Tuesday, June 3, 2008

The Edible Word: Scrambled Eggs, Grilled Cheese and Mushrooms.

It's funny how things work out sometimes. Ever since last Thursday, when I finished reading the book, I've been wondering what I could cook for The Edible Word - a new blog event run by Stephanie and Cath (from Dispensing Happiness and A Blithe Palate respectively). The Edible Word is a foodie book club involving (in Stephanie's words) "a little reading (it IS a book club), a bit of cooking, and hopefully, a lot of fun. We thought it would be an interesting challenge to build a blog event around a food-related book (where the characters cook, eat, talk about food or are otherwise obsessed with food — an example is Like Water for Chocolate).

So...what's involved? Well, we'd like to start this book club with the book Comfort Food by Kate Jacobs. The story is about a food tv star who's approaching 50, not too thrilled about it, and dealing with the various characters.

Now, the deadline for this blog event is Saturday, and given you all know how pregnant I currently am (41 weeks today!) I was starting to despair of ever getting this one done. But after Stephanie took the trouble to get me a couple of the book (sent over from America no less!) I would have felt terrible about not posting anything. My first thought was cake. I read the first chapter online off Kate Jacobs' website (link above) twice, and what struck me most was that Gus (the lead character) like to make cakes. But I didn't really find that was a stand out point of her character throughout the book, and also, from a practical point of view, we don't eat a lot of sweets. Sure I could have taken the route that I did a few days ago with the Mini Mars Bar Cheesecakes and made a cake to freeze for when guests came around, but I've always thought "real" cakes were a bit fragile for that, and although it's doable, (my mum does it with sponges!) it's not likely something that would work if I tried. One of the main characters was spanish, so there was a lot of spanish influenced food, and I would have been more than happy to try a new dish for the event, but all of them seemed to be seafood, which neither DP or I eat.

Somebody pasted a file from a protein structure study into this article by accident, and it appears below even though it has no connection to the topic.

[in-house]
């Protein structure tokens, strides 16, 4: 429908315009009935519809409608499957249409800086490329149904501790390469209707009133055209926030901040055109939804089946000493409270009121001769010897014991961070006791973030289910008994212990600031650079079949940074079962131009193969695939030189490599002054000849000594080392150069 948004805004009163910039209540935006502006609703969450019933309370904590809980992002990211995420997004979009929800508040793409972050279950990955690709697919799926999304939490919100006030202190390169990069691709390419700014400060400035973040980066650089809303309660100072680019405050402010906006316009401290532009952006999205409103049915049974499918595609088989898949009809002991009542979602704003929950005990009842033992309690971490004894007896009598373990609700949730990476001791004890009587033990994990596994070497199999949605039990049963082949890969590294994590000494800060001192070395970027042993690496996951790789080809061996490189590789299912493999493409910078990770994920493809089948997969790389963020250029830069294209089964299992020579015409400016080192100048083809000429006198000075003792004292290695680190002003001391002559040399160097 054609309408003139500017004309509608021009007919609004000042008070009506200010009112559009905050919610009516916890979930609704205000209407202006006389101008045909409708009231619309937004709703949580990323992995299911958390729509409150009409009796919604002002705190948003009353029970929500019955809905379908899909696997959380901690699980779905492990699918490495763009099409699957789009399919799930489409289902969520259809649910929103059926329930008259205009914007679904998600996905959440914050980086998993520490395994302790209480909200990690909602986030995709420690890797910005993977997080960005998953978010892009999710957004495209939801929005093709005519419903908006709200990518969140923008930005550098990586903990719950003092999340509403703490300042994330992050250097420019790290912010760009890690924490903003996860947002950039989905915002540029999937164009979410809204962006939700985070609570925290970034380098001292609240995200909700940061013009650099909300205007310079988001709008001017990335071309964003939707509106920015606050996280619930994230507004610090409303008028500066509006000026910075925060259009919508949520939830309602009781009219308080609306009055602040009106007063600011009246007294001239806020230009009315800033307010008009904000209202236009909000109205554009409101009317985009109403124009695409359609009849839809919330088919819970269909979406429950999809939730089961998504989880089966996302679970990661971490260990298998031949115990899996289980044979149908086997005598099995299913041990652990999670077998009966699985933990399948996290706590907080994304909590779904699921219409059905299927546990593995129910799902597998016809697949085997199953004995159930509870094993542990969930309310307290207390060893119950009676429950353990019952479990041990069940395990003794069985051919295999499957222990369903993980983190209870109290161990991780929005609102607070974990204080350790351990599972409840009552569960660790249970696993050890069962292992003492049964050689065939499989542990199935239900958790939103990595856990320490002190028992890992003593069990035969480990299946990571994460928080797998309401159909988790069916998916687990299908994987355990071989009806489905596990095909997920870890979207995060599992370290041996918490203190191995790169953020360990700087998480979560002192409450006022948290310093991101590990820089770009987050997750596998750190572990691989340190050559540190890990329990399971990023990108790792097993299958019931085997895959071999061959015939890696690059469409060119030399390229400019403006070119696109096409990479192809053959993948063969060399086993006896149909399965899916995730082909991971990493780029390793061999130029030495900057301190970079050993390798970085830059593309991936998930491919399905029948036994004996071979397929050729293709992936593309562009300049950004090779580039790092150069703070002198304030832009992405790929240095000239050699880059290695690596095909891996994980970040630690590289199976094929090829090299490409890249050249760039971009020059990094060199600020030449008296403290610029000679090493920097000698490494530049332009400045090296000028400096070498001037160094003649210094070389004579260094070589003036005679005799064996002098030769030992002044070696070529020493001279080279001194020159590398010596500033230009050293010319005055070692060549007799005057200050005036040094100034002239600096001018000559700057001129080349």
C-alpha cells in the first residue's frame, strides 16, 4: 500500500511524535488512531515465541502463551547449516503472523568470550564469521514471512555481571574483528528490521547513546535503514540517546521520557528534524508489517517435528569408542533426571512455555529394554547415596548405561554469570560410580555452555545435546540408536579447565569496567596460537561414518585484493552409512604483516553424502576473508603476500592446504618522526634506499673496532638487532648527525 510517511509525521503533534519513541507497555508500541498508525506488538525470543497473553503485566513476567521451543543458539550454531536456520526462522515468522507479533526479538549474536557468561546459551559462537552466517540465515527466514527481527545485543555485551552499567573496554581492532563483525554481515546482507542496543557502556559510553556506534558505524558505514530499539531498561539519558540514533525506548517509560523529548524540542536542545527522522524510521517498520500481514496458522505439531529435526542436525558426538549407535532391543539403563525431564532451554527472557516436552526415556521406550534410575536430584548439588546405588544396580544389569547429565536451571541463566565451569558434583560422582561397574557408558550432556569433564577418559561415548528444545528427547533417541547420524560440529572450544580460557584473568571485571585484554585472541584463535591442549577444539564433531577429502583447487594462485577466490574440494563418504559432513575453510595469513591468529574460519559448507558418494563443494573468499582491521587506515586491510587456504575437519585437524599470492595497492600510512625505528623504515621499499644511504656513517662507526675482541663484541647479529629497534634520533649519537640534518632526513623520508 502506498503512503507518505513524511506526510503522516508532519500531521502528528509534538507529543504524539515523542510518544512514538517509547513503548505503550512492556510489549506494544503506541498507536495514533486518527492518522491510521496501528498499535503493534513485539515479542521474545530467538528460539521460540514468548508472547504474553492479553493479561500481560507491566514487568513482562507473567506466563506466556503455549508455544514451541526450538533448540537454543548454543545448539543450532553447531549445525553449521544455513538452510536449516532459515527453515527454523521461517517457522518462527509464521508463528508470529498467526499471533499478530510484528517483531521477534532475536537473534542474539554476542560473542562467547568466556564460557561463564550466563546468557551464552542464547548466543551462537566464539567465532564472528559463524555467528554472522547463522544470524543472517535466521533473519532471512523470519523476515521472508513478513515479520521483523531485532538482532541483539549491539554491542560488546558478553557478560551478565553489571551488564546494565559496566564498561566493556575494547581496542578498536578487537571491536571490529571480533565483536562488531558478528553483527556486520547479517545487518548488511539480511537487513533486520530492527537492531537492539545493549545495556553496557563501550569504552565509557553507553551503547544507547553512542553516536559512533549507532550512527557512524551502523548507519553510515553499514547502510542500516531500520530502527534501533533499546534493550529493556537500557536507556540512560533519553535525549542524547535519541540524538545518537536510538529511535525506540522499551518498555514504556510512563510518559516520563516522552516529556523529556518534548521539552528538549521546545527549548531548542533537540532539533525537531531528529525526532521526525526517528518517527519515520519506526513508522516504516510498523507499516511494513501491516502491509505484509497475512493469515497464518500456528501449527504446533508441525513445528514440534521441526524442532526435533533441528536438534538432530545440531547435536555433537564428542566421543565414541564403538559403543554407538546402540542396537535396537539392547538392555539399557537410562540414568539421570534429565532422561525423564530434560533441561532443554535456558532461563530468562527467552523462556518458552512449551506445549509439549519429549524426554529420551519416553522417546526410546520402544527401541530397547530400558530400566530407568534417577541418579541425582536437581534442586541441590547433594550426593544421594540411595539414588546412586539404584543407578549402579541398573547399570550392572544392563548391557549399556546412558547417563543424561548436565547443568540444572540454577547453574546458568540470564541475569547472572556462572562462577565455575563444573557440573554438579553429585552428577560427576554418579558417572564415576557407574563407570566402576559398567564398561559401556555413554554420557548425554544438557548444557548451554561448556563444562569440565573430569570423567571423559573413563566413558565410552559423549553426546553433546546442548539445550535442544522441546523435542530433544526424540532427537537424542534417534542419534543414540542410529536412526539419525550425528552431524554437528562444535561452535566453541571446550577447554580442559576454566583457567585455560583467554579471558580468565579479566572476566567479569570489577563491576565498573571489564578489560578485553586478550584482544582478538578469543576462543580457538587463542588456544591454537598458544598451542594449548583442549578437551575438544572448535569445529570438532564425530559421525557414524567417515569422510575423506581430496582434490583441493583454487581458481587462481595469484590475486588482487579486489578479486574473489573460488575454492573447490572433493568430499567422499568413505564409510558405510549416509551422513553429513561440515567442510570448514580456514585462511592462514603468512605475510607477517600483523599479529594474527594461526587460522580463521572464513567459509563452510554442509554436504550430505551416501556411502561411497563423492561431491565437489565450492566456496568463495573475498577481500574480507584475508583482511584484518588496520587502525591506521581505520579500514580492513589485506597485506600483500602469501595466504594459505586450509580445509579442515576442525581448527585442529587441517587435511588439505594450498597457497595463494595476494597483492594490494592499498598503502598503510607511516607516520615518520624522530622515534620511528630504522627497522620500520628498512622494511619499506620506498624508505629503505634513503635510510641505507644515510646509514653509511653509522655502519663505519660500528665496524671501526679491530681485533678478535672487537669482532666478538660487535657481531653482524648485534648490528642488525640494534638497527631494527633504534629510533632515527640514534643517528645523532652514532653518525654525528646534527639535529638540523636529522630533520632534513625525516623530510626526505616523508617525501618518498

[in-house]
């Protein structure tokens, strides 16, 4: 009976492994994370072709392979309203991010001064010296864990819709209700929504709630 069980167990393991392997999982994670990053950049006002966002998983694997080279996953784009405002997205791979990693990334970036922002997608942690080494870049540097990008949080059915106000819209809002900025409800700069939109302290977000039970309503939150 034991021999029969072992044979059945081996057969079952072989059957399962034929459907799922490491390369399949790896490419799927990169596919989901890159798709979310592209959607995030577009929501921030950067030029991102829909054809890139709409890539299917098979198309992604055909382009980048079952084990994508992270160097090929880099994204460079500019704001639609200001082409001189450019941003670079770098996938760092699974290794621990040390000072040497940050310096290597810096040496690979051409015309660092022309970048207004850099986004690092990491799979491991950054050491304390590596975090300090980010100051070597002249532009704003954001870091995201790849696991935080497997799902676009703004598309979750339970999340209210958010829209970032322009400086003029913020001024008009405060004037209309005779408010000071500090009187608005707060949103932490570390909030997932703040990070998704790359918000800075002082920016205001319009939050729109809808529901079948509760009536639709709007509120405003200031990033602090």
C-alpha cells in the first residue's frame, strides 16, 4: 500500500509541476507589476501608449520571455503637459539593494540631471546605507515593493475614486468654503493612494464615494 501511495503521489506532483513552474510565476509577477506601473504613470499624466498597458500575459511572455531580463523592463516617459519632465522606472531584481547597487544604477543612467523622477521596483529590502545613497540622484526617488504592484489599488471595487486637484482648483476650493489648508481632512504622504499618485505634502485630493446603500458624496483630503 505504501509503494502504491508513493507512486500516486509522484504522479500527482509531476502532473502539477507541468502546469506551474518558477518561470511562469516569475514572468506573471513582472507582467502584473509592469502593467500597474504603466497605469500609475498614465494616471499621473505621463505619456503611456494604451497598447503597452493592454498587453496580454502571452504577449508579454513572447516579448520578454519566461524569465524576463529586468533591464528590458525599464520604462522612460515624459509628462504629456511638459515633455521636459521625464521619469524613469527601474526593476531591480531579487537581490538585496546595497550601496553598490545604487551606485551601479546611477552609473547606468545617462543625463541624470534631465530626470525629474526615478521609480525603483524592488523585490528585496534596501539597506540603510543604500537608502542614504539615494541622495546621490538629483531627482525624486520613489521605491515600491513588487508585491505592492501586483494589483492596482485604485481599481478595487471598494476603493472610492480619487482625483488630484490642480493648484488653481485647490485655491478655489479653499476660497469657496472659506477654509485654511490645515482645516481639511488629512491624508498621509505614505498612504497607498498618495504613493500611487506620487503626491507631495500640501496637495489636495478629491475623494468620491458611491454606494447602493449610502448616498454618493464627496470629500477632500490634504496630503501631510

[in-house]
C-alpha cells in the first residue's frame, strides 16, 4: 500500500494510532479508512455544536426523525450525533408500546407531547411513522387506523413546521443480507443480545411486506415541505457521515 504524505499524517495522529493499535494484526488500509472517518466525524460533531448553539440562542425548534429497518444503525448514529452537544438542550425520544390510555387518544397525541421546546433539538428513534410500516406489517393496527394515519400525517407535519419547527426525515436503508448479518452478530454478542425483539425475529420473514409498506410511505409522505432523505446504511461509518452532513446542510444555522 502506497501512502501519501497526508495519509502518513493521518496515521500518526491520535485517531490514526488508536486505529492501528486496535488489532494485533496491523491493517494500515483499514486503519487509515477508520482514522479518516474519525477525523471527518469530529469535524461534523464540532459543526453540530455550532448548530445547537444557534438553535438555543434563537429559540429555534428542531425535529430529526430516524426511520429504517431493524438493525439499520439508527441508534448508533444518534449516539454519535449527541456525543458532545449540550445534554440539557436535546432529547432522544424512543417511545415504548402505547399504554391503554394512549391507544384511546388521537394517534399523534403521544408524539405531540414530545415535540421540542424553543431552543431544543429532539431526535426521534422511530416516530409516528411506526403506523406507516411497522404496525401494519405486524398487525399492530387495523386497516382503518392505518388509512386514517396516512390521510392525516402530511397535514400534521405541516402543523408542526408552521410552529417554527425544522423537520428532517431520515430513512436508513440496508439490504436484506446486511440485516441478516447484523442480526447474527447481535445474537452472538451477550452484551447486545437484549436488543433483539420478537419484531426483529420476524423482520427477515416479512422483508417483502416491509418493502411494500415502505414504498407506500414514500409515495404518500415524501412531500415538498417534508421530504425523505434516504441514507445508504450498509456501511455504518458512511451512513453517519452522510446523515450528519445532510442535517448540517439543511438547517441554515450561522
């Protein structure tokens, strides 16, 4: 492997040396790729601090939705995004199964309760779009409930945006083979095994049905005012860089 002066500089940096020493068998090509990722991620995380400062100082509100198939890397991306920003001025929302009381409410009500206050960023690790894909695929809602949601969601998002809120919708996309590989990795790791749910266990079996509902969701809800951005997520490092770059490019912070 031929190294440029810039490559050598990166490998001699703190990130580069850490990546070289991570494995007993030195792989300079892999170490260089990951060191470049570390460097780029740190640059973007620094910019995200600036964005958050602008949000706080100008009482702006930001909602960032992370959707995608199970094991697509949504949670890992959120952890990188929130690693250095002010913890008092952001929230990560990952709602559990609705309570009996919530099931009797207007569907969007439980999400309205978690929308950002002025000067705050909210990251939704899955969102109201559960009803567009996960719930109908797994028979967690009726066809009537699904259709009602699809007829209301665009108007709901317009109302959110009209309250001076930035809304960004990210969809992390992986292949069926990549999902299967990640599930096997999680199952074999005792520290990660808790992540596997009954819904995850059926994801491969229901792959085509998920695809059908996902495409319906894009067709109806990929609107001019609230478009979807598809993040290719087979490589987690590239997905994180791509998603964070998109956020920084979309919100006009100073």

The main character, Gus, the aforementioned cooking show host who is turning 50, sees herself as a nuturer. She looks after others, and tries to solve their problems, mostly by cooking for them. There's a little of me in that character. I love to cook for people. I cook food for dinner that I don't like because I know that DP and the kids like it (ie my very scone-like pizza scrolls) or meals that bore me as a cook (steak and three veg) because I know DP loves it. Which is why, at 41 weeks pregnant, at 10:30pm at night, instead of heading off to bed to wade through a little more of Neal Stephenson's Cryptonomicon, I found myself in the kitchen, cooking. DP and I had just finished watching CSI: New York, and DP had mentioned how hungry he was, prompting me to psychosomatically start feeling a little peckish too.

Standing in front of the stove, thinking how much a Gus type thing to do this was, I was stirring the scrambled eggs, when a part of the book came back to me. I didn't pick this snack on purpose, I made it because DP loves scrambled eggs, but can't cook them for himself (apparently) and I hadn't made them in a while. But as I was stirring, a scene in the book came back to me, as I said. Gus's eldest daughter was making scrambled eggs, and repeating the well worn phrase that her mother had always used when teaching her how to cook them, when her mother finished the phrase. The poor girl who was alone in her own apartment thought she was going mad until she realised her mother was on the Today show, cooking the exact same dish.

I didn't hear voices while I was cooking, and unlike Aimee, I didn't get distracted by the sight of my mother on television, and forget about my eggs until they were a rubbery mess. I did slightly burn the edges of the homemade bread with grated cheese under the griller, but that had more to do with the fact that I sliced big, thick, rustic slices, that were, lets be honest, uneven. So some edges cooked quicker than the others. But my mushrooms were all buttery and garlic-y, and the eggs were perfect, all fluffy and light. And that's another small thing I have in common with Gus - I know that good eggs require patience.

Have a look here for the round-up for The Edible Word, and in the meantime, grab yourself a copy of Comfort Food. It's a good, light read, whether you're a foodie or not.